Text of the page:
“Our Friend,” based on the Matthew Teague article “The Friend: Love Is Not a Big Enough Word,” retells a heartbreakingly loving story of friendship and compassion.
Nicole (Dakota Johnson) has terminal cancer. We learn this in the opening scene as Nicole and her husband, Matt (Casey Affleck), discuss the essentials of delivering the news to their two young daughters who are being entertained by family friend Dane (Jason Segel).
“Our Friend” takes us on an extraordinary journey during 10 years as the family lived and subsequently dealt with the short future ahead.
As quickly as we hear the devastating words of Nicole’s impending death, the story jumps back in time for us to experience the young couple’s blissful beginnings and comedic introduction to Dane, a hapless sweetheart who, at one time, pined for Nicole.
The three, against all odds, become inseparable and Dane finds himself as a part of a family. The story jumps back and forth in time to inform us of all that has happened in their lives, the ups and the downs, the joys and frustrations, to bring us to the pivotal point of the end.
This counterweight allows our emotions to relax and enjoy the every day banter or the arguments and issues every couple experiences, but with these bookmarks in life, we always pivot back to the fallout of the inevitable.
Occasionally, the timeline is a bit confusing as it jumps from references of five years ago or one year after the diagnosis, and while this is off-putting during the film, you realize it’s not that important to the overall story.
What is important is we glean information about the past, getting to know this couple and the incredible generosity and loyalty of their friend. Thanks to the insightfully detailed and evocative skills of writer Brad Ingelsby (“The Way Back”) who pays careful attention to each of our main characters, we can see the world through their eyes.
Dane, lacking in confidence and direction, finds meaning in his life as the fun uncle, or as he calls himself Grandma Dane, but we also see him struggling to find his own path in life. His friendship is unwavering with a deep love for the entire family; however, there’s an emotional barricade he seems to face, driving him to care for others more than for himself.
In fact, the film, originally titled “The Friend,” is much more aptly renamed as “Our Friend,” as Nicole, Matt and both children rely heavily upon Dane, which sometimes, as we see, is to his detriment.
Matt, on the other hand, dreams of being recognized as a great writer and wants to further his career, which leads to marital issues. Nicole’s theatrical focus is her only outlet, but both have missing pieces in their lives. Dane is always the sounding board, the voice of reason and the safety net they both need no matter where he is in his own life, floundering to make sense of it all.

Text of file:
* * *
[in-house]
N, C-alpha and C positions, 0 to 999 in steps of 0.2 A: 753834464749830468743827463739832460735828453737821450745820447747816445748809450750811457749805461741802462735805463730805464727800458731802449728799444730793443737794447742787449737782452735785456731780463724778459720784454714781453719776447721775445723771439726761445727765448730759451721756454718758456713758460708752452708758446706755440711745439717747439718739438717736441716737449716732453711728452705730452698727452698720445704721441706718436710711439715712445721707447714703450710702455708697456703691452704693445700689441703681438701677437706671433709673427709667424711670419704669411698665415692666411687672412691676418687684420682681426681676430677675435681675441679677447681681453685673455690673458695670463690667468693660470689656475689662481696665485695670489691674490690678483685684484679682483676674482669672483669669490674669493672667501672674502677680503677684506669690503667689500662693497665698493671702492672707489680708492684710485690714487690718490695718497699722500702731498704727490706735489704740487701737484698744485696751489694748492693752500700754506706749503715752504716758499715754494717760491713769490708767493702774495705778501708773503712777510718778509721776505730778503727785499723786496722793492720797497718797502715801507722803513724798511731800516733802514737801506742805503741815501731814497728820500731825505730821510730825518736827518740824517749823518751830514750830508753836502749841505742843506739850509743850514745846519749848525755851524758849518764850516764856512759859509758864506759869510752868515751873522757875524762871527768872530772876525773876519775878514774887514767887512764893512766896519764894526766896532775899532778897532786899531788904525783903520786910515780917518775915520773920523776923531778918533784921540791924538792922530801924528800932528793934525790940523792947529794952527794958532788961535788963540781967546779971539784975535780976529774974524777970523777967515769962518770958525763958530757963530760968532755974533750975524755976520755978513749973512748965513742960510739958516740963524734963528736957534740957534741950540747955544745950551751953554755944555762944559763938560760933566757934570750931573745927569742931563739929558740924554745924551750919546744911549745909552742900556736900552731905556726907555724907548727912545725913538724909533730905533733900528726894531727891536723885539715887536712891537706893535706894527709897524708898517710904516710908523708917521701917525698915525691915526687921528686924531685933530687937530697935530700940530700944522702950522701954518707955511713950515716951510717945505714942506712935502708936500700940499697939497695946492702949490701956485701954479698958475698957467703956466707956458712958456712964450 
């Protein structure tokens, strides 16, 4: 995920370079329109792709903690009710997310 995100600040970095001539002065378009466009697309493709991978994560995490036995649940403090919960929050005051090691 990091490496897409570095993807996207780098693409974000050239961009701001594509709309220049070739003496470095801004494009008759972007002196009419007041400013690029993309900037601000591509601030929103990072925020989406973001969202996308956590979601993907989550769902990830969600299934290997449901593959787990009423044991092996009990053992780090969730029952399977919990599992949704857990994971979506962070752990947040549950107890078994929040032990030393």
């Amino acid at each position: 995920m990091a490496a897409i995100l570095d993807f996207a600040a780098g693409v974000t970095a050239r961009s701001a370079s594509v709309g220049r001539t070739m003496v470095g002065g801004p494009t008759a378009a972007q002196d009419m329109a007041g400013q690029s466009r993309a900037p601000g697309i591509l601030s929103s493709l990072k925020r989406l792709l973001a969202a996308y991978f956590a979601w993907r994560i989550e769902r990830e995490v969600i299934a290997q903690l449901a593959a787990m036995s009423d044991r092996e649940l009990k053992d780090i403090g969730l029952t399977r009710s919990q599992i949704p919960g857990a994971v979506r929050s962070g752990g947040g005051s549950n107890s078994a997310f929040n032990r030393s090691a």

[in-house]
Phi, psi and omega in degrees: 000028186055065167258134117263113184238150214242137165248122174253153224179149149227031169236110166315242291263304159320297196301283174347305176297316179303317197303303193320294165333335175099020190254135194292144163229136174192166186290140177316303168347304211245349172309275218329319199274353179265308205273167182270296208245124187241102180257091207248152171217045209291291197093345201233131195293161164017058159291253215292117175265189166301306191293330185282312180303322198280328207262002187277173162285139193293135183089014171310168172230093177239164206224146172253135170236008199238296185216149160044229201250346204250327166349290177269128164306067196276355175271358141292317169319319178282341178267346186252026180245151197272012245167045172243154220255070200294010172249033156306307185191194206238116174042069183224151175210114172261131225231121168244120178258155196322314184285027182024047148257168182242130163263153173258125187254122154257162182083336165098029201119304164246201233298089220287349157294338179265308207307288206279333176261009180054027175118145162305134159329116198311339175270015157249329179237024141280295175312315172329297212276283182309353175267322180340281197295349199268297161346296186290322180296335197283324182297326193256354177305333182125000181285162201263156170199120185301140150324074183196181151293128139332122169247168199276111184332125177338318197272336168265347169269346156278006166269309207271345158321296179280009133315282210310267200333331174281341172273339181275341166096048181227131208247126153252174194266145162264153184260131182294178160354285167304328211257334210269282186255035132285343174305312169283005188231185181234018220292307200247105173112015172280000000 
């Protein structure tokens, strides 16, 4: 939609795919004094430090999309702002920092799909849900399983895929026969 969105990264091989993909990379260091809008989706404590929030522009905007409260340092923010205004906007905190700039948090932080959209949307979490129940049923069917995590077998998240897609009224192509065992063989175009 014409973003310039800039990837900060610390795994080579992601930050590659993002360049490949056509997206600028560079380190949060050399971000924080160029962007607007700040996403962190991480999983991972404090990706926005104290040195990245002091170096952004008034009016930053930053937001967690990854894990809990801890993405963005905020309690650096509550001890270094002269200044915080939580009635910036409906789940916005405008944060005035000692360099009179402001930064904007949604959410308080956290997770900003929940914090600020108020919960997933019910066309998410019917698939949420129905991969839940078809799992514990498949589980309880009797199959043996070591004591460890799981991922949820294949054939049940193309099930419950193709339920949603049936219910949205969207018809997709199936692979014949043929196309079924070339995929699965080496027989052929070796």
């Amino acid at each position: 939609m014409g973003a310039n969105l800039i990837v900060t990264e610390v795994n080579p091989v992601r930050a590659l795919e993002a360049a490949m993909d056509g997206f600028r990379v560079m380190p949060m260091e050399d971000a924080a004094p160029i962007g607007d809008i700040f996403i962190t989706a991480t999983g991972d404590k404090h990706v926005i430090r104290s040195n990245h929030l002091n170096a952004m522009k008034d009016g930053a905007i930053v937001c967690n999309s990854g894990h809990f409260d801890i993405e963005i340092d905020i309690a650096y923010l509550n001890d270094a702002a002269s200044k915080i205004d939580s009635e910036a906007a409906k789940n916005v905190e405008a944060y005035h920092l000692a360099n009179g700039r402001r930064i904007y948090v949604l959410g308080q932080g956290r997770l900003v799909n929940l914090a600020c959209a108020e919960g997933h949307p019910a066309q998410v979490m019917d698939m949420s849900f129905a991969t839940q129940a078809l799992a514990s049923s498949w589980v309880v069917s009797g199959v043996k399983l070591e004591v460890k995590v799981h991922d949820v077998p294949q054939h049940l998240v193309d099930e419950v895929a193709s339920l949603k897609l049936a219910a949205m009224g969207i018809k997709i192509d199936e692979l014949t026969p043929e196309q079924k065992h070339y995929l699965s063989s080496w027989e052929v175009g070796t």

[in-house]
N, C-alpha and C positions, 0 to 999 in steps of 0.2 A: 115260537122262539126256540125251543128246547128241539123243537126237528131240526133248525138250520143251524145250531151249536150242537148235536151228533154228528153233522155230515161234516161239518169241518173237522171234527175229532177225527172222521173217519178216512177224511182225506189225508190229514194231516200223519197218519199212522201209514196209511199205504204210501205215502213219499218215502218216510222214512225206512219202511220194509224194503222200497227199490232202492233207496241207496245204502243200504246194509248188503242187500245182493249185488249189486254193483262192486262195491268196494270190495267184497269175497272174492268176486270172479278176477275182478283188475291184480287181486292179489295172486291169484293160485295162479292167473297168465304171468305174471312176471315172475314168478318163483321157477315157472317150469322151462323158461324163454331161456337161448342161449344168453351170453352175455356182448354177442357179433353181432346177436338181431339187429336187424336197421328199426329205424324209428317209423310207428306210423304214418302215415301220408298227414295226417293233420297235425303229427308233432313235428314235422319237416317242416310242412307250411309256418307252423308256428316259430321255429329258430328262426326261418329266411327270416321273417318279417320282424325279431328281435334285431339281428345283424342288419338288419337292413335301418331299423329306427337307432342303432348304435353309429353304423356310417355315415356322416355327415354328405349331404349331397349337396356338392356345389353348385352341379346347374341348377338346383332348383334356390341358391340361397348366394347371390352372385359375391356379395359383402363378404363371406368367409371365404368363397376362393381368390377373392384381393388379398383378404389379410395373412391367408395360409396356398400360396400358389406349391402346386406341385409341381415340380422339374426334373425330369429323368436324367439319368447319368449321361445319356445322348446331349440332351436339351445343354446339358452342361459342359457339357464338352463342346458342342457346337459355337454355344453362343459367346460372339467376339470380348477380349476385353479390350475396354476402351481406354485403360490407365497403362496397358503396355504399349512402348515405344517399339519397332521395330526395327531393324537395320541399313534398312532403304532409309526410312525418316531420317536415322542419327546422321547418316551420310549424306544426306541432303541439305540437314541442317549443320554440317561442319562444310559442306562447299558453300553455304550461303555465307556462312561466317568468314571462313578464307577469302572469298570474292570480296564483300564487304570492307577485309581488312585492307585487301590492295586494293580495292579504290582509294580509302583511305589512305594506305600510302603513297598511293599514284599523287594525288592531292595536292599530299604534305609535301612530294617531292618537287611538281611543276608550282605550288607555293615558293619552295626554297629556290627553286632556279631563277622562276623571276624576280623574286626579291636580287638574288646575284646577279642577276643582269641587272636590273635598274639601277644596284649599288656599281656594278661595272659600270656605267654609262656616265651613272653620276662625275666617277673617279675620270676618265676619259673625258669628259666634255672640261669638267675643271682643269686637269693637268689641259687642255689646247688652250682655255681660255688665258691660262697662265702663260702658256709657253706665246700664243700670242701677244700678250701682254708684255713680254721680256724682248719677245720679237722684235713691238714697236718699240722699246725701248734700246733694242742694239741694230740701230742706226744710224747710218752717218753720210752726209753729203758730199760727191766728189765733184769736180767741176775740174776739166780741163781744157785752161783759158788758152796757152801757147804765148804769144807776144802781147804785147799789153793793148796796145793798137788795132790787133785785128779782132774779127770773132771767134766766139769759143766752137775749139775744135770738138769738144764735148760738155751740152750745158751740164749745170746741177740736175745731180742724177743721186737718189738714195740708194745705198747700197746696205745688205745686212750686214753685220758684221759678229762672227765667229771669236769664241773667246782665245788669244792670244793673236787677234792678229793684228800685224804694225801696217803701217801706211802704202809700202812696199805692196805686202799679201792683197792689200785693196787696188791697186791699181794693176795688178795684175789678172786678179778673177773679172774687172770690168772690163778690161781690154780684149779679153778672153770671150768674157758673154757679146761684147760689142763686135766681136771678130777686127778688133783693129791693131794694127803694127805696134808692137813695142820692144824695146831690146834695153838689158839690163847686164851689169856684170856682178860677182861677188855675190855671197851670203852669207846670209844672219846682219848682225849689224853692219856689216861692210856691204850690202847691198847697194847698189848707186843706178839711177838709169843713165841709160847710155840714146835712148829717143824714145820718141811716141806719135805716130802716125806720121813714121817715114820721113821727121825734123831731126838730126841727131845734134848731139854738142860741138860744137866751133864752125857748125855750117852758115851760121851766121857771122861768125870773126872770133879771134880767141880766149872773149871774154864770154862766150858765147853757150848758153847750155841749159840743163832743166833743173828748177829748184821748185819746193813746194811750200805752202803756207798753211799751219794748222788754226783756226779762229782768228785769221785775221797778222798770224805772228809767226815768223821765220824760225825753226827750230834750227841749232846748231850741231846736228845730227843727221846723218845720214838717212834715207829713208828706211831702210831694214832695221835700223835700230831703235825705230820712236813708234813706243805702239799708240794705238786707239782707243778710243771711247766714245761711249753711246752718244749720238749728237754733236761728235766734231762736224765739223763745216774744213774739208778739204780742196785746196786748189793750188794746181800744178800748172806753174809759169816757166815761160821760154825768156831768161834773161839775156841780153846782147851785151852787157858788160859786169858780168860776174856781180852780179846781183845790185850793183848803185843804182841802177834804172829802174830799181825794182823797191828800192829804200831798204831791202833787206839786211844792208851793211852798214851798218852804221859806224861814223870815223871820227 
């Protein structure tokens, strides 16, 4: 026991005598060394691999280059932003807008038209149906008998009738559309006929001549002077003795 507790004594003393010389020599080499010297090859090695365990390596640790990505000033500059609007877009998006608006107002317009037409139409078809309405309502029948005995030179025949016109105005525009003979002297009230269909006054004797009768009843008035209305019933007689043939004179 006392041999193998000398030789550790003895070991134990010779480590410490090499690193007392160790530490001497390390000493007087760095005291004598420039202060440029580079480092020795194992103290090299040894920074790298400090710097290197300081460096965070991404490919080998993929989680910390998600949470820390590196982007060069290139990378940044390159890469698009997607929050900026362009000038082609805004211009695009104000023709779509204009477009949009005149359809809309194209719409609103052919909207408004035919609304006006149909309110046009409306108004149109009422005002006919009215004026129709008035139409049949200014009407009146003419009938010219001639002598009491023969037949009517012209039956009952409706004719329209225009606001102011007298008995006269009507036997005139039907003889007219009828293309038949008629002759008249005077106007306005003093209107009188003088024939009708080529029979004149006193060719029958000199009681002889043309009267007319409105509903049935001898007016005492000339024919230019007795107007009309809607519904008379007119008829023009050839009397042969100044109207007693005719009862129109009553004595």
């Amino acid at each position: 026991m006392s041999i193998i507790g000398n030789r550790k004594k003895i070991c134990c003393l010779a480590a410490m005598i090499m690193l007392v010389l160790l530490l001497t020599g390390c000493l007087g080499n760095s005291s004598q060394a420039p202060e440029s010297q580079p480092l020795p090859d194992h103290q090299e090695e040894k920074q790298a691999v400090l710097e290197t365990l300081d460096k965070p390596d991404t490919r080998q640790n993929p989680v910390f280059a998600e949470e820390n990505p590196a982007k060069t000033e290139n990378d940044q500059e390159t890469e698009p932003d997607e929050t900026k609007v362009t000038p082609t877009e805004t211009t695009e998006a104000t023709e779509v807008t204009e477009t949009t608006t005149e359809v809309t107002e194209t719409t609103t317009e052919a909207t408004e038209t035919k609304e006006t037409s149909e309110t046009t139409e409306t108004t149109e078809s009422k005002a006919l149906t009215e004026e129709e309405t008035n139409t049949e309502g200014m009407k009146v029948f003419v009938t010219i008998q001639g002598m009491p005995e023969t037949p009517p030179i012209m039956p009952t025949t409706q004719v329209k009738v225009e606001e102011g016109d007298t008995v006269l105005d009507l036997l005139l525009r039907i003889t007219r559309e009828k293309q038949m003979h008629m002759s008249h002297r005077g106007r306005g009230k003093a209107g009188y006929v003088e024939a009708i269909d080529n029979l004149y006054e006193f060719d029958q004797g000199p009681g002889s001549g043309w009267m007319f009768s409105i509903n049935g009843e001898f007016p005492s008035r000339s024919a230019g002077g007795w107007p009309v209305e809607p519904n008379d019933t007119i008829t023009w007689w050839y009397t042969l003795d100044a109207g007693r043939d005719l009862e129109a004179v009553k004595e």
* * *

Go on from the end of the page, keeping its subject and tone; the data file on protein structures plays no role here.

There are plenty of moments to laugh, and to cry, as we are captivated by the giggles of the children and relate to the every day moments. “Our Friend” is a perfectly balanced story that rings true to every aspect of life, including facing death.
Director Gabriela Cowperthwaite delicately allows her stars to perform with all the subtleties and nuances of reality, which brings us into the picture, into their lives and to walk beside them on this journey. It’s hard to imagine any other actor having the capacity to deliver these performances other than Segel, Affleck and Johnson. They portray their characters as flawed, imperfect people who forge ahead, trying to properly play the cards they have been dealt.
Segel, while he makes us laugh and chuckle, captures our hearts as he becomes Dane — we all know someone like him — a complicated, sad soul looking for someone to guide and love him. Segel binds the entire cast together, a superglue force, who reminds us to cherish every day with those you love.
Johnson’s understated performance has incredible depth as a wife, friend and then loving mother who must wrestle with the possibility of leaving her children behind. It’s simply devastating, but Johnson finds the humanity and humility to give us a performance of a lifetime.
And Affleck, no stranger to the importance of nuanced roles, delivers with brilliance. If you’ve not walked in his character’s shoes, you will be able to better sympathize with someone who has by the time the credits roll.
Affleck shows us the trauma, anger and frustration about the inability to protect someone he loves — his children from losing their mother and his wife from succumbing to the disease. We also get a bird’s eye view of the domino effect of what cancer can do to a family — the ripples reach much further than we can imagine.
“Our Friend” reminds us of the importance of compassion and giving our time to those we love and those who are in need. The heartfelt and original yet universal story with superb performances, thanks not only to the talented actors but to a credible script and an intuitive director, makes “Our Friend” a film you need to see.
Reel Talk rating: 3½ Stars